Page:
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Stark v. National Research and Design Corp.

Decided: December 17, 1954.


Goldmann, Freund and Schettino. The opinion of the court was delivered by Freund, J.s.c. (temporarily assigned).


The plaintiff, Helen Marmor Stark, is the lessee of a room in a building in Passaic, New Jersey, for a term of three years from March 1, 1952 to February 28, 1955, under a written lease which provides that it not be assigned nor the premises underlet without the landlord's written consent. In March 1953 she negotiated with the defendant an agreement whereby she orally agreed to assign her interest in the lease from May 1, 1953 for the remainder of the term at the rental stipulated in the lease and to sell to the defendant the venetian blinds and linoleum tile installed in the room. The defendant acknowledged this agreement by letter dated April 2, 1953, which reads as follows:

"This is to acknowledge our agreement to take over your contract with Kanter Building for leasing room No. 201 in Kanter's Building at 30-34 Howe Avenue, Passaic, New Jersey from May 1, 1953 up

to the expiration date of said lease on March 1, 1955. We agree to reimburse you for venetian blinds installed in said room and linoleum floor tiles at actual cost to you. As we have no use for the wood partitions, we would rather have you dispose of same, any way you please.

This agreement is subject to approval by the owner of the building."

The landlord gave his approval and he so testified. Thereafter, the plaintiff removed the wooden partitions and her personal property. On May 1, she tendered the key and possession to the defendant, but it refused to accept, informing her that other premises had been rented. This suit was brought to recover rent which the defendant had agreed to pay, but did not pay, for eight months, totalling $870, and $130 for the blinds and linoleum -- in all, $1,000. The Passaic County District Court entered judgment in the plaintiff's favor for the full amount, and the defendant appeals.

In its memorandum the court below found as a fact "that the defendant agreed to sub-lease and rent * * * from the plaintiff for the balance of the term," and concluded "as a matter of law that the writing dated April 2, 1953, is an agreement by the defendant to lease from the plaintiff Room 201 in the Kanter Building, at 30-34 Howe Avenue, Passaic, New Jersey, for a period beginning May 1, 1953 and to terminate and expire on March 1, 1955 under the same terms and conditions as set forth in the original lease as held by the plaintiff * * *." We agree with the court's conclusion, but we do not agree that the arrangement was a subletting.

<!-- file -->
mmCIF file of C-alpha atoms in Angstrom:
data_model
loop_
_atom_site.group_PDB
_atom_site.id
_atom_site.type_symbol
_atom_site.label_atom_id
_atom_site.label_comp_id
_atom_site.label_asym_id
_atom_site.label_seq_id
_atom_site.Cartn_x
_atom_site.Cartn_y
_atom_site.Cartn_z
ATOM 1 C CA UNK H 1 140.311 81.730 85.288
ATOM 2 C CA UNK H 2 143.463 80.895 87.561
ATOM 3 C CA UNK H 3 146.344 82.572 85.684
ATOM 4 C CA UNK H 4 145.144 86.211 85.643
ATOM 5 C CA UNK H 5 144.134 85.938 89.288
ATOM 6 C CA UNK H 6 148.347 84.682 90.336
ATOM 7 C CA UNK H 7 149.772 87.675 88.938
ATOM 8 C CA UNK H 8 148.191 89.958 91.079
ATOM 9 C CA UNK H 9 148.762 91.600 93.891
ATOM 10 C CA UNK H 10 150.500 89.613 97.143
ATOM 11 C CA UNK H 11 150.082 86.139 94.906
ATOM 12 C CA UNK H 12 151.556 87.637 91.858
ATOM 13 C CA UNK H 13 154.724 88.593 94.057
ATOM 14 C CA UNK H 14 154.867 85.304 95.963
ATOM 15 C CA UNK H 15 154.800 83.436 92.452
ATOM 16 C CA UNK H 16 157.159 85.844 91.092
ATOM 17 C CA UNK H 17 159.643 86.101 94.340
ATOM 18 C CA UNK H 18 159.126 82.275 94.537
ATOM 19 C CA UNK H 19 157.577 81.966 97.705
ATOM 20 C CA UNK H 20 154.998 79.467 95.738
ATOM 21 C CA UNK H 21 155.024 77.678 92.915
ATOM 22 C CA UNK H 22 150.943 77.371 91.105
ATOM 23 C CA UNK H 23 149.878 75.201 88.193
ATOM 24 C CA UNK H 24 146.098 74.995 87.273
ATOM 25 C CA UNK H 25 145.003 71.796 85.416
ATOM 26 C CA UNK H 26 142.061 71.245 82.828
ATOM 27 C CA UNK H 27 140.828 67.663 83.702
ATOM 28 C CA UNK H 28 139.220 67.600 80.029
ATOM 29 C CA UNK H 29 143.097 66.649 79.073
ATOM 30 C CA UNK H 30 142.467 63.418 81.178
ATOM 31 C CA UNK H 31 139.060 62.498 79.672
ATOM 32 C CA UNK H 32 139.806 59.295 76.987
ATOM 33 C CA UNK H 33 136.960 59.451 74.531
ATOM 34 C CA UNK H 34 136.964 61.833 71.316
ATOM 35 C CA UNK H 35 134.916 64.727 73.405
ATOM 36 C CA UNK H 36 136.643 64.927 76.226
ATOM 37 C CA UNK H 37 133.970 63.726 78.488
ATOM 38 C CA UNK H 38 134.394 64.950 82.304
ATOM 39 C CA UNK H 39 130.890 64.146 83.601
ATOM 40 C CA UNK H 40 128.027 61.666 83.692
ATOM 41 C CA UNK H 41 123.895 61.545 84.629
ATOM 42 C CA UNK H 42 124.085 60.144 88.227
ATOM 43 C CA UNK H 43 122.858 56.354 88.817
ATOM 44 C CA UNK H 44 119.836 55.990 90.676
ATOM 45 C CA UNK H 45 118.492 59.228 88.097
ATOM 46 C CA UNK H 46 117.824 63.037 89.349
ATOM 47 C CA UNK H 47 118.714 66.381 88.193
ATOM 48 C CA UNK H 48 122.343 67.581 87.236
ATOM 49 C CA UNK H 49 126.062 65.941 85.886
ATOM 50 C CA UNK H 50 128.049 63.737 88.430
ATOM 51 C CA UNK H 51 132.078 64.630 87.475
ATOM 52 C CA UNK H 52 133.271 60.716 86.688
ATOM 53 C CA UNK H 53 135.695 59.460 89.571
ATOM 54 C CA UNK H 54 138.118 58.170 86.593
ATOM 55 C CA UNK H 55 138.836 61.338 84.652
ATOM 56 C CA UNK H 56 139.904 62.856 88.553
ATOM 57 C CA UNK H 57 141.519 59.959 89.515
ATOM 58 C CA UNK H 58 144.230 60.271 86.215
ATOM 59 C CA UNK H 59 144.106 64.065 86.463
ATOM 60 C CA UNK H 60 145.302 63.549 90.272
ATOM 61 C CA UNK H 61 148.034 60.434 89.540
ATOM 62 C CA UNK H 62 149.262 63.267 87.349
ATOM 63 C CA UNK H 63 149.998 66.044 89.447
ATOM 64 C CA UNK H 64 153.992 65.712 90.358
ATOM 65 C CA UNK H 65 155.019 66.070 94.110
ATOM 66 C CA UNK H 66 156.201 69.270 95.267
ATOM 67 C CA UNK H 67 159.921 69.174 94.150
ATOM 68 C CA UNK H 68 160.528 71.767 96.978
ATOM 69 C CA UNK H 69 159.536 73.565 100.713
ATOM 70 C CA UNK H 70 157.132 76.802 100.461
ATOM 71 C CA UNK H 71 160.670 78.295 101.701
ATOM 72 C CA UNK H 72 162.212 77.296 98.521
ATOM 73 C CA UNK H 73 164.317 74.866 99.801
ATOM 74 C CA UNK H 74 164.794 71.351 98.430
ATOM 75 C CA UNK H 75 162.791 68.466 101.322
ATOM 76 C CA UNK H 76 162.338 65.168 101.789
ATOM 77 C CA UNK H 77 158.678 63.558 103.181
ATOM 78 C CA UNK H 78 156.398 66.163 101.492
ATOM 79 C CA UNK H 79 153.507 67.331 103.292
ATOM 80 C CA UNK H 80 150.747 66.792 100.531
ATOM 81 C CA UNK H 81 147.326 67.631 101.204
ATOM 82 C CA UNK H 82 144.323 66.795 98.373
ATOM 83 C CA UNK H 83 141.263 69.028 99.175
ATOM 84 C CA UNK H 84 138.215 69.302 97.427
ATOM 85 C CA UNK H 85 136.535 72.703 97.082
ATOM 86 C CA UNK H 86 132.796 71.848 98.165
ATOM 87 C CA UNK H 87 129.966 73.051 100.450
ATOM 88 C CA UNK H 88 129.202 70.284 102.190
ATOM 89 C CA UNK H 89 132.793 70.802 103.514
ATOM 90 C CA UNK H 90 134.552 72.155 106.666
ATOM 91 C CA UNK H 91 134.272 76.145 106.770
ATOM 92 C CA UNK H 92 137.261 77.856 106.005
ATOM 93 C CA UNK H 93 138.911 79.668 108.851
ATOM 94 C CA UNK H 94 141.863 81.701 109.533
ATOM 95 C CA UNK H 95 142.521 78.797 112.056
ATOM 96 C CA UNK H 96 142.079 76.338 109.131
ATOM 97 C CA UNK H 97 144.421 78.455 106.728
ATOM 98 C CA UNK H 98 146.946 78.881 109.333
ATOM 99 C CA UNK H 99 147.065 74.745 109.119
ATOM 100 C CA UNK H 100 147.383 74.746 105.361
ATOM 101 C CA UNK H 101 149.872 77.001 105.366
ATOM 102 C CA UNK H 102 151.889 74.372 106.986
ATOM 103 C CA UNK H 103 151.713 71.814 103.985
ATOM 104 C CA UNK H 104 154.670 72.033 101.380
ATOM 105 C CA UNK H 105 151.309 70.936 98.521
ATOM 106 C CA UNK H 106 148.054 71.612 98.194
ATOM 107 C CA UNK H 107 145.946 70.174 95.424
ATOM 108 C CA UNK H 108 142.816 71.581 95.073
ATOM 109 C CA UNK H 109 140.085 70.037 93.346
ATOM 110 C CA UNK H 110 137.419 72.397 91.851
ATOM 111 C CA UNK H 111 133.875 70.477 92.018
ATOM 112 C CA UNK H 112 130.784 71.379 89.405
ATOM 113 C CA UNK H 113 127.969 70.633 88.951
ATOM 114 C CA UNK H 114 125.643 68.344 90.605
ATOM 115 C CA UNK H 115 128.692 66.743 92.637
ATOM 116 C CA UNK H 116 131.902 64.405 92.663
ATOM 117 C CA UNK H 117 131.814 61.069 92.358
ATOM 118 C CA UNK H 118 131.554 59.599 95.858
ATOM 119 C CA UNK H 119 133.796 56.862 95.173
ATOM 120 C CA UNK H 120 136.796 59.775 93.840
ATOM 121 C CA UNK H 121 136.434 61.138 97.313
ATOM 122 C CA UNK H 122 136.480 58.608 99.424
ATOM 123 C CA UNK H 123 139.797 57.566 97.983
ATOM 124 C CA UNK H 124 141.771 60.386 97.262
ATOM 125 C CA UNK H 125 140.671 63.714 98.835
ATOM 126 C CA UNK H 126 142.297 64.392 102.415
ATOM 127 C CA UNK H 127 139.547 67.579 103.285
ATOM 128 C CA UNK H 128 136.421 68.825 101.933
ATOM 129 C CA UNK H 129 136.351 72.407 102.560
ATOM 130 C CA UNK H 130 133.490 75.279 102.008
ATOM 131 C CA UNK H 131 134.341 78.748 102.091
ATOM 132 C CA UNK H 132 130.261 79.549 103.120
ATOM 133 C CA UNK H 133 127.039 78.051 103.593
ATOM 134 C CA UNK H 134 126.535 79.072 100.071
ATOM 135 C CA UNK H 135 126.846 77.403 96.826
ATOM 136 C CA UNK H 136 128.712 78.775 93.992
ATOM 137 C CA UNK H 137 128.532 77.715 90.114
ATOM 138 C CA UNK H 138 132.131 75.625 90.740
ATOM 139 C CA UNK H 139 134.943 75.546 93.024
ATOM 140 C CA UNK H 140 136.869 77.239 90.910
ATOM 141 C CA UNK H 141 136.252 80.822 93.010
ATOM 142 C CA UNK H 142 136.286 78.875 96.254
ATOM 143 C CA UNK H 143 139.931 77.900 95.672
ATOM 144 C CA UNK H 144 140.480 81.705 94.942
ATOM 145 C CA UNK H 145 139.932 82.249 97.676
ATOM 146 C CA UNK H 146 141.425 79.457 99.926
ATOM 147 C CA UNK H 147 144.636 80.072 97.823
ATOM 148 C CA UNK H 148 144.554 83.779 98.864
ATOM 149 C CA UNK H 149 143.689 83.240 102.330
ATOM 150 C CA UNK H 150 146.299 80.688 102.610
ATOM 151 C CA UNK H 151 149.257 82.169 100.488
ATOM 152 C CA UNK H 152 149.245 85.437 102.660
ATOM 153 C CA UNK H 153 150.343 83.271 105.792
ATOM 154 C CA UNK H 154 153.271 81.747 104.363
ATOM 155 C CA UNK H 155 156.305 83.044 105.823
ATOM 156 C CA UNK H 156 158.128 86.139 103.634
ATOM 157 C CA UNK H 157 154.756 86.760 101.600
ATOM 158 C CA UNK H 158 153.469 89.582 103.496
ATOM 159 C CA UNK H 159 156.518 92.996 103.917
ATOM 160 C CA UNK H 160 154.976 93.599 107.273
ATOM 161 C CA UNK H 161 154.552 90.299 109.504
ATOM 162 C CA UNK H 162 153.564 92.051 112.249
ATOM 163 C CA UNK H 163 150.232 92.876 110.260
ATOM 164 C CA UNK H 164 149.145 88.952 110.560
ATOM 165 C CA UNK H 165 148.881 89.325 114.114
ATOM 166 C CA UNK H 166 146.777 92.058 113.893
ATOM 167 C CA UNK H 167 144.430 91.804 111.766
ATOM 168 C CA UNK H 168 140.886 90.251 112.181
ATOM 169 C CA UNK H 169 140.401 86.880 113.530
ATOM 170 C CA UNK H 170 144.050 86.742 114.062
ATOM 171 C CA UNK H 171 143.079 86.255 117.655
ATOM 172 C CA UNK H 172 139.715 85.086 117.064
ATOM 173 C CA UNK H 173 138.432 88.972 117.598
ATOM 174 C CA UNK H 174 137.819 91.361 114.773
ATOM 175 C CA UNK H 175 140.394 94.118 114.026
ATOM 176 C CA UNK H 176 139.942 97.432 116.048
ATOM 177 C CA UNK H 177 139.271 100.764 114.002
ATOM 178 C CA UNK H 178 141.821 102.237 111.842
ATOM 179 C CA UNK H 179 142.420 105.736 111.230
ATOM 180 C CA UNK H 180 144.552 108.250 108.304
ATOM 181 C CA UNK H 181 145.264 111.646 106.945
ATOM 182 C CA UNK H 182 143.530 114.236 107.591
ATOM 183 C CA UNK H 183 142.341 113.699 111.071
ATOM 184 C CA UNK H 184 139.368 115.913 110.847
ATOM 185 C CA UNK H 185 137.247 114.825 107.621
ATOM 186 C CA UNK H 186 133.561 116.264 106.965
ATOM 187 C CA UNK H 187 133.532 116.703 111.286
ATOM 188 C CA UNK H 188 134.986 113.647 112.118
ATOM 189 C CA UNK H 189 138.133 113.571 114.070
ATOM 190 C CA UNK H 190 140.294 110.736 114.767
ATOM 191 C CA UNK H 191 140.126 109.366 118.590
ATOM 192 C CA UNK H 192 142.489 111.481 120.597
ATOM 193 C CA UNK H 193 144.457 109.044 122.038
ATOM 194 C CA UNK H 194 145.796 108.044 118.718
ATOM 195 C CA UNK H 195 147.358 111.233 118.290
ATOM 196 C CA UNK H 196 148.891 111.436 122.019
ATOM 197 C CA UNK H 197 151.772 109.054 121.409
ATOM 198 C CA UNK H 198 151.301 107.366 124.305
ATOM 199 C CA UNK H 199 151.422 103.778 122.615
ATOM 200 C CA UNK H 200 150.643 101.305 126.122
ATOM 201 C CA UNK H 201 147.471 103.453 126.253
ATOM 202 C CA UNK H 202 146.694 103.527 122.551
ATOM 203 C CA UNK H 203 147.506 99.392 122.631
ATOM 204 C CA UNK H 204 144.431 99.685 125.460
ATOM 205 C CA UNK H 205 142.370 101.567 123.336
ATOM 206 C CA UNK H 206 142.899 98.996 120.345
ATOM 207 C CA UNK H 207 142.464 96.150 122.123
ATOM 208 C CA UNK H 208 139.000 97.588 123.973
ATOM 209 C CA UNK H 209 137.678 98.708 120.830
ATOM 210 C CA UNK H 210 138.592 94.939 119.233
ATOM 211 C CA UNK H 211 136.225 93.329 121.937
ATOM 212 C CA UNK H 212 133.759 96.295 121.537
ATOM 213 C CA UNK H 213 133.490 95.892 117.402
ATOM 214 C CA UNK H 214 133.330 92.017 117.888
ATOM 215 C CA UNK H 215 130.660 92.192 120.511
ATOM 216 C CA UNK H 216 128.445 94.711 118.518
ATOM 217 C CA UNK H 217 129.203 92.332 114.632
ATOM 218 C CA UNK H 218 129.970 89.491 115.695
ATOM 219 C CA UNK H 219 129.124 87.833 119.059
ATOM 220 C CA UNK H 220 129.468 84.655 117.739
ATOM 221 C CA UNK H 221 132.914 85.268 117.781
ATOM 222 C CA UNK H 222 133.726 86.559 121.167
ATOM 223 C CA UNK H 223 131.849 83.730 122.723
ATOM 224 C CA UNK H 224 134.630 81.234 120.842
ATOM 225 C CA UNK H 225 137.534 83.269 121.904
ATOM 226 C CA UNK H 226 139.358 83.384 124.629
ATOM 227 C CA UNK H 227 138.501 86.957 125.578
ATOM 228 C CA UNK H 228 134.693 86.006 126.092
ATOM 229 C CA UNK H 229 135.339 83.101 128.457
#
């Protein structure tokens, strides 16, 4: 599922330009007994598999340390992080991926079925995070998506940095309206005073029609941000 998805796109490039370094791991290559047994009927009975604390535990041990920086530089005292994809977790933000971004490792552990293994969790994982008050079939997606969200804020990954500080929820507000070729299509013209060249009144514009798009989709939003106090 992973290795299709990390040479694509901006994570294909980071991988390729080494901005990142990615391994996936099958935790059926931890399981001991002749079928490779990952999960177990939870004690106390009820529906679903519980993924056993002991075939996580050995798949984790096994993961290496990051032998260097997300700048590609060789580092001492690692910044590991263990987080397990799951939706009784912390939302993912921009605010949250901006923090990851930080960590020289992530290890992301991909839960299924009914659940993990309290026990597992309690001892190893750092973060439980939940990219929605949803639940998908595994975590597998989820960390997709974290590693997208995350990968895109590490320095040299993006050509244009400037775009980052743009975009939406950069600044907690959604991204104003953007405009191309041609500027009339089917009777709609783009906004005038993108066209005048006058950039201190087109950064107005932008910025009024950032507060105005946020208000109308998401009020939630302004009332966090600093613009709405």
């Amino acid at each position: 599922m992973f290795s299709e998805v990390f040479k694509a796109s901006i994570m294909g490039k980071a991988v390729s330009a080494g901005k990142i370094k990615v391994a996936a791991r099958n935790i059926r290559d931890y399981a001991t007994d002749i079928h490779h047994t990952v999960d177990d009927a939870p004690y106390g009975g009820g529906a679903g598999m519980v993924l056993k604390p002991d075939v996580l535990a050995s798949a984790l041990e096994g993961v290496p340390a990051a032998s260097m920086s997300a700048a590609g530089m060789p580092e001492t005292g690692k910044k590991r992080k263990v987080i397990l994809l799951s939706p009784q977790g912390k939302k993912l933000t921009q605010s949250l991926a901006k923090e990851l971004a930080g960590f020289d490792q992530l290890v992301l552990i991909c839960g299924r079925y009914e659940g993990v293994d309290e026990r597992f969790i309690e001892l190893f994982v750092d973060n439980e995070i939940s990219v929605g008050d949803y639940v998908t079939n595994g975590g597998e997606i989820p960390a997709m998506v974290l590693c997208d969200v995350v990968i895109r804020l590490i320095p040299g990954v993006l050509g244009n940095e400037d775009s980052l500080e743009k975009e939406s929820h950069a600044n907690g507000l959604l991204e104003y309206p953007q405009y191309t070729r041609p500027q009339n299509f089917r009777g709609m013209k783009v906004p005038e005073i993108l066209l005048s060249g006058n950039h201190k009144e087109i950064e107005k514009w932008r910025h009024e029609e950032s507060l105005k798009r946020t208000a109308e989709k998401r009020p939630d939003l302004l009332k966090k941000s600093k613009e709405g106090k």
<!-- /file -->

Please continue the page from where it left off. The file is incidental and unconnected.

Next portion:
The distinction between an assignment and a subletting is well defined. An assignment is the transfer of the whole interest of the assignor; a sublease occurs where the lessee lets the premises for a lesser term than he has in the premises or where he leases a part of the premises. The test is whether the original lessee retains a reversionary interest or transfers his entire term. Where the whole term of the lease for all the premises is transferred by the lessee to a third party, the transfer amounts to an assignment and not a

sublease. Firth v. Rowe , 53 N.J. Eq. 520 (Ch. 1895); Wilson v. Cornbrooks , 104 N.J.L. 418 (E. & A. 1928); Dries v. Trenton Oil Co., Inc. , 17 N.J. Super. 591 (App. Div. 1952). A covenant against one does not include the other. A covenant against assignment of a lease is not violated by a subletting, nor is a covenant against underletting breached by an assignment. Posner v. Air Brakes & Equipment Corp. , 2 N.J. Super. 187 (Ch. Div. 1948).

Here, the parties contemplated an assignment of the lease and not a subletting. The plaintiff was not to retain any reversionary interest. Her entire interest in the lease and the premises for the balance of the term was to be transferred to the defendant, and the defendant so agreed. The trial court's ruling that the transaction was to be a subletting was error. Nor was it an assignment of the lease. The plaintiff established an agreement for an assignment of the lease, and a breach of the agreement by the defendant. Whether a transaction constitutes an assignment of a lease or an agreement for an assignment is for the determination of the court in accordance with the generally recognized legal rules for the construction of contracts, and an important element is the intention of the parties. LeWine, New Jersey Landlord and Tenant (2 nd ed.), § 137, p. 347; 51 C.J.S., Landlord and Tenant , § 53, p. 589.

Manifestly, there is a distinction between the rights and liabilities of parties to an assignment of a lease and parties to an agreement for an assignment. The assignee takes all the interest in the premises which the assignor had. It is not necessary that he actually enter into possession of the demised premises in order to charge him with liability. Upon proof of acceptance of the assignment, an assignee is liable for rent under the lease. Iarussi v. Eagle Brewing Co. , 93 N.J.L. 466 (E. & A. 1919); Taylor, Landlord and Tenant (9 th ed.), §§ 16, 109 and 426. Where there is an agreement for an assignment of a lease, the proposed assignee who refuses to ...

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